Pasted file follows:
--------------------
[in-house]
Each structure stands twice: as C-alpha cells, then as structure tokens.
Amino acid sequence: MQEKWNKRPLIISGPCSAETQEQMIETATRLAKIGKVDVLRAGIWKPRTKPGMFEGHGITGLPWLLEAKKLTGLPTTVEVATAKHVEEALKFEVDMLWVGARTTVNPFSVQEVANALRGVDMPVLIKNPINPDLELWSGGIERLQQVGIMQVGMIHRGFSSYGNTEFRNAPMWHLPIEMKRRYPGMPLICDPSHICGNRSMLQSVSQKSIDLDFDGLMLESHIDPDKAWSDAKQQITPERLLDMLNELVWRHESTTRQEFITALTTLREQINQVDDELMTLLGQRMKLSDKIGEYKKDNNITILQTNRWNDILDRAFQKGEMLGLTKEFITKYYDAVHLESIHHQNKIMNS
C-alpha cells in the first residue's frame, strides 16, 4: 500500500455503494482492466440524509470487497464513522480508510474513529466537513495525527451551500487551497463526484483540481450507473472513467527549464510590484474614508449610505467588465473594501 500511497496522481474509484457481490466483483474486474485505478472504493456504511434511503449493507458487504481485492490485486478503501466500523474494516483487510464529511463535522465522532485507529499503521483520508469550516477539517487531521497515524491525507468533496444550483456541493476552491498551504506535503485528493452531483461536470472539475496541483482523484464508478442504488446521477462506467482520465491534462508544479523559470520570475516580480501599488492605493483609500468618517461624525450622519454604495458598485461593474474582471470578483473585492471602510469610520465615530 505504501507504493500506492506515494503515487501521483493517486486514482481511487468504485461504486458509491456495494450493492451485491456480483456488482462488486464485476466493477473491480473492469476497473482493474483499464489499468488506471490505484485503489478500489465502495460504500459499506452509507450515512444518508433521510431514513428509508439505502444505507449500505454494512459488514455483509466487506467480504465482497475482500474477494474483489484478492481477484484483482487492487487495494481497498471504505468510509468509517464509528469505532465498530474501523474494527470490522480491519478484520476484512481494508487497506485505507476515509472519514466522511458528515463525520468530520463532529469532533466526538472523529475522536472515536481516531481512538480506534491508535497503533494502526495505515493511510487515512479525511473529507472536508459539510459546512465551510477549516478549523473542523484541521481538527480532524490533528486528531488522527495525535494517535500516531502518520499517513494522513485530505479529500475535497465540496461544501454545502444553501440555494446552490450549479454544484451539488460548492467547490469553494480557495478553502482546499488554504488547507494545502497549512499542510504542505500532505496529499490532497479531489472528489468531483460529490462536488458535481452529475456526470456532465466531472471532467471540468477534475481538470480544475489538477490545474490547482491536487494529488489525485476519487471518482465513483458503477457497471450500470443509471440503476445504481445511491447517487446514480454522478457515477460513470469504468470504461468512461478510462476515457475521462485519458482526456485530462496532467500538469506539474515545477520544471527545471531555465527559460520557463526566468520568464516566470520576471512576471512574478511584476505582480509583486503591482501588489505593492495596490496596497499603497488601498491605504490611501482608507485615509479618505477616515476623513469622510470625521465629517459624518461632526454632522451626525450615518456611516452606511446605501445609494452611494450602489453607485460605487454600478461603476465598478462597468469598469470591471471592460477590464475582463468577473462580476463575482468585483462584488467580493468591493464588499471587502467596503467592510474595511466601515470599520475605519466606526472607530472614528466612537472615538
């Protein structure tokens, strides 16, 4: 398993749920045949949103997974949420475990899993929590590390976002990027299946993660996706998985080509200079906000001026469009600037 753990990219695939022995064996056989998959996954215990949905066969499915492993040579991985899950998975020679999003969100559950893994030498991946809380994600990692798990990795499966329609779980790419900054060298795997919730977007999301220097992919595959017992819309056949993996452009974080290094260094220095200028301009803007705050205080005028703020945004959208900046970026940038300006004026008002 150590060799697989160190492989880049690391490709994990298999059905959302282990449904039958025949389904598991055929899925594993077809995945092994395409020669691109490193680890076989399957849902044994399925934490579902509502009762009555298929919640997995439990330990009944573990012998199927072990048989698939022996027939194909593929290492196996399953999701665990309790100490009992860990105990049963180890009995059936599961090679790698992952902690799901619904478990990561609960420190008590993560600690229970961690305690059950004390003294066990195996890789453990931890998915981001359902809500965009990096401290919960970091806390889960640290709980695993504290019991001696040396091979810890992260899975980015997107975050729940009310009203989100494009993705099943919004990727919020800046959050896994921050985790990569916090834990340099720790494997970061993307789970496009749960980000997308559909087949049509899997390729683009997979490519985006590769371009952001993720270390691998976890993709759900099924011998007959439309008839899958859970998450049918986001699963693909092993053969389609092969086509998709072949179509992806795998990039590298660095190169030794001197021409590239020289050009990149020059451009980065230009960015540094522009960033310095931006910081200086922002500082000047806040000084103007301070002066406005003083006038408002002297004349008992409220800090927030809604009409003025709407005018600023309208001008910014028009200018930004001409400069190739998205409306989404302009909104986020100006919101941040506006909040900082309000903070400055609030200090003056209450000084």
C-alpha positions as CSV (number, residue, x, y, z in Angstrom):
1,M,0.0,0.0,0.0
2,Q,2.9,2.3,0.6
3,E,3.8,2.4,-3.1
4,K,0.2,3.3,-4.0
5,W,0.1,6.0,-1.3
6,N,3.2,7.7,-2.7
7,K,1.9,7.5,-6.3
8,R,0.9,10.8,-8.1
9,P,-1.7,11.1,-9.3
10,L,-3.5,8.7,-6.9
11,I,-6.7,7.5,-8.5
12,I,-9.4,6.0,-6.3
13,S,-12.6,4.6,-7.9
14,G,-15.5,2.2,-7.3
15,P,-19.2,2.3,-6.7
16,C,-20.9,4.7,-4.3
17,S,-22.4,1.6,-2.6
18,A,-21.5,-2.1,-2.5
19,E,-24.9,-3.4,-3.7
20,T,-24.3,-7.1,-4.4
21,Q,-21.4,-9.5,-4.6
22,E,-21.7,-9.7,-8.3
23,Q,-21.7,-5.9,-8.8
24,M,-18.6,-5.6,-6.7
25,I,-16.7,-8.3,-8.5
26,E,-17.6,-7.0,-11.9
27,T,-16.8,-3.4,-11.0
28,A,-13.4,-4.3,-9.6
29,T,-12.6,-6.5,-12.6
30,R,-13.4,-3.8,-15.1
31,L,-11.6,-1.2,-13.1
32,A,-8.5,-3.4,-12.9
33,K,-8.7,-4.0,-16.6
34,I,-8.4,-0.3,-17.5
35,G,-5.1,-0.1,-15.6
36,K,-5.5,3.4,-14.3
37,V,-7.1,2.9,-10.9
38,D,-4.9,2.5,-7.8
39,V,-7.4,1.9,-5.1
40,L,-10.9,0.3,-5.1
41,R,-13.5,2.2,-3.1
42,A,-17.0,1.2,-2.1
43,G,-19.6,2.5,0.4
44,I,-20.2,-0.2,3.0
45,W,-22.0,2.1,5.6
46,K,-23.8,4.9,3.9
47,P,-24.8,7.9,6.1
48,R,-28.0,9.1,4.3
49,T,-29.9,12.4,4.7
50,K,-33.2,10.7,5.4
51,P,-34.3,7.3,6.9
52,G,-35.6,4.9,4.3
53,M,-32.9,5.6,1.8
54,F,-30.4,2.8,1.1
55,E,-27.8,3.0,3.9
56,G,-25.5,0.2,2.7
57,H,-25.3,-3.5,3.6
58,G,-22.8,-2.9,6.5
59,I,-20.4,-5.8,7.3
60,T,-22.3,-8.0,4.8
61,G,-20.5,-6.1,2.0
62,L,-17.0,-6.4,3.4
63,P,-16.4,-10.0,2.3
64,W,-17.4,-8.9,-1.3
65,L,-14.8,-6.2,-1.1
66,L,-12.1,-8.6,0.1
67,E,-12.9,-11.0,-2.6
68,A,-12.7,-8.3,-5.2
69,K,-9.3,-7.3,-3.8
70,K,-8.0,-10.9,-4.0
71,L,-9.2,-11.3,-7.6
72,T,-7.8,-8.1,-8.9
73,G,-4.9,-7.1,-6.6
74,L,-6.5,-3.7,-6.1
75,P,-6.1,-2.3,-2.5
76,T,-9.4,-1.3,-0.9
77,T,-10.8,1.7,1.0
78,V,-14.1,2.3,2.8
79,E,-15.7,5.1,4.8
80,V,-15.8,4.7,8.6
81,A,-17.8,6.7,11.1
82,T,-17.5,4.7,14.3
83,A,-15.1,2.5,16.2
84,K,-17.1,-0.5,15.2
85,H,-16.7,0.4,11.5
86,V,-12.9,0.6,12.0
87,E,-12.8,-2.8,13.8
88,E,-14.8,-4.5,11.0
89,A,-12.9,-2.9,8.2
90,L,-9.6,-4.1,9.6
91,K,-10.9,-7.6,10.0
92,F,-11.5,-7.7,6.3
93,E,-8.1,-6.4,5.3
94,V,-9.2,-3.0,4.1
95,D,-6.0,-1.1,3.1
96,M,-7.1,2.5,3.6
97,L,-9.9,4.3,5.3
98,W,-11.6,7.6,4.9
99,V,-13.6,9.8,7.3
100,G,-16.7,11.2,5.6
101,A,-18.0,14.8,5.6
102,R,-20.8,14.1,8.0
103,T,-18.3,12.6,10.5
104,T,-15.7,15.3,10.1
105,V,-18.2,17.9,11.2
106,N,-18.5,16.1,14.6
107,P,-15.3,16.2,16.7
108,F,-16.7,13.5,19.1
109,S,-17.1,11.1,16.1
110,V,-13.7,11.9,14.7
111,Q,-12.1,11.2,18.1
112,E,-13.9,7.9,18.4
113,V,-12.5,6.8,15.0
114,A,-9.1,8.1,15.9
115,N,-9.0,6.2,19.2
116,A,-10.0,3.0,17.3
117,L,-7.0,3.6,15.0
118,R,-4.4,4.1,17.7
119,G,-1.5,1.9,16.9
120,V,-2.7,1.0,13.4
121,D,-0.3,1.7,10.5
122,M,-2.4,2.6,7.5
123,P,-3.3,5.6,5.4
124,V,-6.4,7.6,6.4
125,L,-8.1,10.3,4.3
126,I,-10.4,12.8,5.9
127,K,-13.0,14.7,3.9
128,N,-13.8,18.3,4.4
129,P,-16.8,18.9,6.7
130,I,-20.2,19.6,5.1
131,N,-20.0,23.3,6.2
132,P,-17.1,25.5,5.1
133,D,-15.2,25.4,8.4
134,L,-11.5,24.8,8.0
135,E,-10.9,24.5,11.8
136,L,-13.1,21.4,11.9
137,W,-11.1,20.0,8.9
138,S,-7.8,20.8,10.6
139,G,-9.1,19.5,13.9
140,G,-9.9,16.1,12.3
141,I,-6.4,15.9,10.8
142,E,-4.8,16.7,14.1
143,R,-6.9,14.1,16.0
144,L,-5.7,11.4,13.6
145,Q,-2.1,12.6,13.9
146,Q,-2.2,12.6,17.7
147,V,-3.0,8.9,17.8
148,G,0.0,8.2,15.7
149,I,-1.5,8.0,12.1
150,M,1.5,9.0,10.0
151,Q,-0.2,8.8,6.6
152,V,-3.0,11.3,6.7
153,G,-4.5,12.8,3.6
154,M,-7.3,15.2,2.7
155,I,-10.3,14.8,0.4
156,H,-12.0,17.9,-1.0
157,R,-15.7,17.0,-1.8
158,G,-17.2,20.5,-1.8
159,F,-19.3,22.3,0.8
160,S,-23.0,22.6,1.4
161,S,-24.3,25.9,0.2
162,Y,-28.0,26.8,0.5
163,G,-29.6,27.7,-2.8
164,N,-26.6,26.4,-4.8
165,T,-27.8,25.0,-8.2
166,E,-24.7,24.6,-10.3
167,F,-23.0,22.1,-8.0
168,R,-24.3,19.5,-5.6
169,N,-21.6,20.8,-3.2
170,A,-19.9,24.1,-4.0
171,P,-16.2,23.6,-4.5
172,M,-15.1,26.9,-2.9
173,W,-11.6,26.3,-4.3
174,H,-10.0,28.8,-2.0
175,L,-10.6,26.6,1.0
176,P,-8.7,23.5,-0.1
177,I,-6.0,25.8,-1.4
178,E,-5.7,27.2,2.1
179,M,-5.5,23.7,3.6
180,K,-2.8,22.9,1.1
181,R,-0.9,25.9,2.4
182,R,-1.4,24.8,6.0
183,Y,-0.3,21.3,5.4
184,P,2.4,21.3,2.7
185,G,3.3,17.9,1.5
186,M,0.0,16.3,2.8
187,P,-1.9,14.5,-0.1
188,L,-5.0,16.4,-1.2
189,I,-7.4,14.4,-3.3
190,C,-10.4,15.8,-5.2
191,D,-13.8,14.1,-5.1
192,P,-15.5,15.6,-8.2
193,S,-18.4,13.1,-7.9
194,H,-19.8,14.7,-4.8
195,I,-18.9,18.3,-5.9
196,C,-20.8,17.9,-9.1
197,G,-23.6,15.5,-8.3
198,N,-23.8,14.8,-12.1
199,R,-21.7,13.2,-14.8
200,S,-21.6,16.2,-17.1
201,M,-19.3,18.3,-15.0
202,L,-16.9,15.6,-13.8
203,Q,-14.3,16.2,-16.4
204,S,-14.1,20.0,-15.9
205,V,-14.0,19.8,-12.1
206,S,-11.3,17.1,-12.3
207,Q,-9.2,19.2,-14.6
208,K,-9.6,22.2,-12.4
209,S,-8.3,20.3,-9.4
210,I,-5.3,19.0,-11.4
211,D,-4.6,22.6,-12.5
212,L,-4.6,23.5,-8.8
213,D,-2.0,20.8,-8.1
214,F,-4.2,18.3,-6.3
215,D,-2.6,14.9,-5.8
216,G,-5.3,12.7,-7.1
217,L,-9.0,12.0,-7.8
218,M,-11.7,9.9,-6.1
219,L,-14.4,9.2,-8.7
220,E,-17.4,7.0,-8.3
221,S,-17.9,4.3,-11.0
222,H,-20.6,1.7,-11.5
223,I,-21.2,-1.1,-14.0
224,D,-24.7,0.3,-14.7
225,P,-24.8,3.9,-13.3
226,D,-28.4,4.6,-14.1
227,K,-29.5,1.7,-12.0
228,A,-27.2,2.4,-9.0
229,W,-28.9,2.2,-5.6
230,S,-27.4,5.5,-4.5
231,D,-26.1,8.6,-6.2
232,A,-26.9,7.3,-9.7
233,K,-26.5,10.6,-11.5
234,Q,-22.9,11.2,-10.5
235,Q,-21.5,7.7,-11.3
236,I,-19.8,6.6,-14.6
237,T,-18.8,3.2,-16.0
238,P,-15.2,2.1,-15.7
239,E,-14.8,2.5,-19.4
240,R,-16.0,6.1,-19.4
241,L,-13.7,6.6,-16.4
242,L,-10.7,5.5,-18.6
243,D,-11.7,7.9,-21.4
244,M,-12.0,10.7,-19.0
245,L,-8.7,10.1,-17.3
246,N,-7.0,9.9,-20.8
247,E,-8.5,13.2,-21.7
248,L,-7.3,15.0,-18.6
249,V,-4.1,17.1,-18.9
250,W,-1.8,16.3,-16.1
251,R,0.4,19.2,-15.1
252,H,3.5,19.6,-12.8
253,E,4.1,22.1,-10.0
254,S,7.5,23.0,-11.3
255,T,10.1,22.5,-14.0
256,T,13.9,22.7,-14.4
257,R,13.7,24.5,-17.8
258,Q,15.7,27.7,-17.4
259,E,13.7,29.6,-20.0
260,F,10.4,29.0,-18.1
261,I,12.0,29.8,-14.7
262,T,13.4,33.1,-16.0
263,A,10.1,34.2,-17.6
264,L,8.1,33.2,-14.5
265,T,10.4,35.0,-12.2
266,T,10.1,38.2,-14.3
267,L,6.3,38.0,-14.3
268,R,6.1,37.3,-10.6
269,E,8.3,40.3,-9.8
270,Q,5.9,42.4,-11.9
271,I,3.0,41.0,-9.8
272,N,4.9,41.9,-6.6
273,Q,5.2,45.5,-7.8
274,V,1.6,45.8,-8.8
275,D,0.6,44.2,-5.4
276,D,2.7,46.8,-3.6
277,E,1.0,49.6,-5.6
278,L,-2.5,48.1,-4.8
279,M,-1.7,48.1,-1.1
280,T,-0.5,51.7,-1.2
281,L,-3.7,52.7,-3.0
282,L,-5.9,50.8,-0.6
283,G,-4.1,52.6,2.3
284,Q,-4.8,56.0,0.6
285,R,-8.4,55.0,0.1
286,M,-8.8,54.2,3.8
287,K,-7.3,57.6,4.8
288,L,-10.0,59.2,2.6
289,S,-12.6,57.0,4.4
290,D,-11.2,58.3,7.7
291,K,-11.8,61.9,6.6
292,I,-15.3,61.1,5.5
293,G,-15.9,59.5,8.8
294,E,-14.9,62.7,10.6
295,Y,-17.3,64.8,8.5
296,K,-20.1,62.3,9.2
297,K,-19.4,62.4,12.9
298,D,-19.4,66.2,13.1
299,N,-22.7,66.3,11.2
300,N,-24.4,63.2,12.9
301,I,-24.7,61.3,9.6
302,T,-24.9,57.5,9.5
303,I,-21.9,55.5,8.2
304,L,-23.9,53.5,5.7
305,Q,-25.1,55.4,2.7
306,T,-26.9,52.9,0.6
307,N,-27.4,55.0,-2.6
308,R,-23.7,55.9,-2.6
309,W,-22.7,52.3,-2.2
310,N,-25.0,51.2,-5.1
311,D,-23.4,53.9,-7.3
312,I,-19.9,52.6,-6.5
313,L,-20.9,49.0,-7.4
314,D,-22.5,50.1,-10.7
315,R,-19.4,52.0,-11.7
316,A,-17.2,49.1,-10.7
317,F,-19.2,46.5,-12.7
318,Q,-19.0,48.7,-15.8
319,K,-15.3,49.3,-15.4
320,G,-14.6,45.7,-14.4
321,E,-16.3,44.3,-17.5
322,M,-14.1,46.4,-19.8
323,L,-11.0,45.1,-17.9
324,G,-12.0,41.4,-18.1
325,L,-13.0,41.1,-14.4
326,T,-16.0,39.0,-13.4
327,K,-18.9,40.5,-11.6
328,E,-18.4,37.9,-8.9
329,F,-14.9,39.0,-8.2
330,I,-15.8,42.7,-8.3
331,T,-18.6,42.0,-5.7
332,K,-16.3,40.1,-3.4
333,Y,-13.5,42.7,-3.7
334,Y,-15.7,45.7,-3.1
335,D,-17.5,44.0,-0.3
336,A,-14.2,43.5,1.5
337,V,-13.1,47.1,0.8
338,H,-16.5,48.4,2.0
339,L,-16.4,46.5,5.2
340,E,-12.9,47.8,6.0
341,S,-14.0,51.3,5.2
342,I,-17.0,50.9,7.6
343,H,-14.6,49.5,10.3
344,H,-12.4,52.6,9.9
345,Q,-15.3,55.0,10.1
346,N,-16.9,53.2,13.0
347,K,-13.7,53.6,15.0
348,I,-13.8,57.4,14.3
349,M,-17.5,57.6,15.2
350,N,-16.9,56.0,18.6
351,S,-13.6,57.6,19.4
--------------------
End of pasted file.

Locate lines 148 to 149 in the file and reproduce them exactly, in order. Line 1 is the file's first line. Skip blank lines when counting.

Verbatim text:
142,E,-4.8,16.7,14.1
143,R,-6.9,14.1,16.0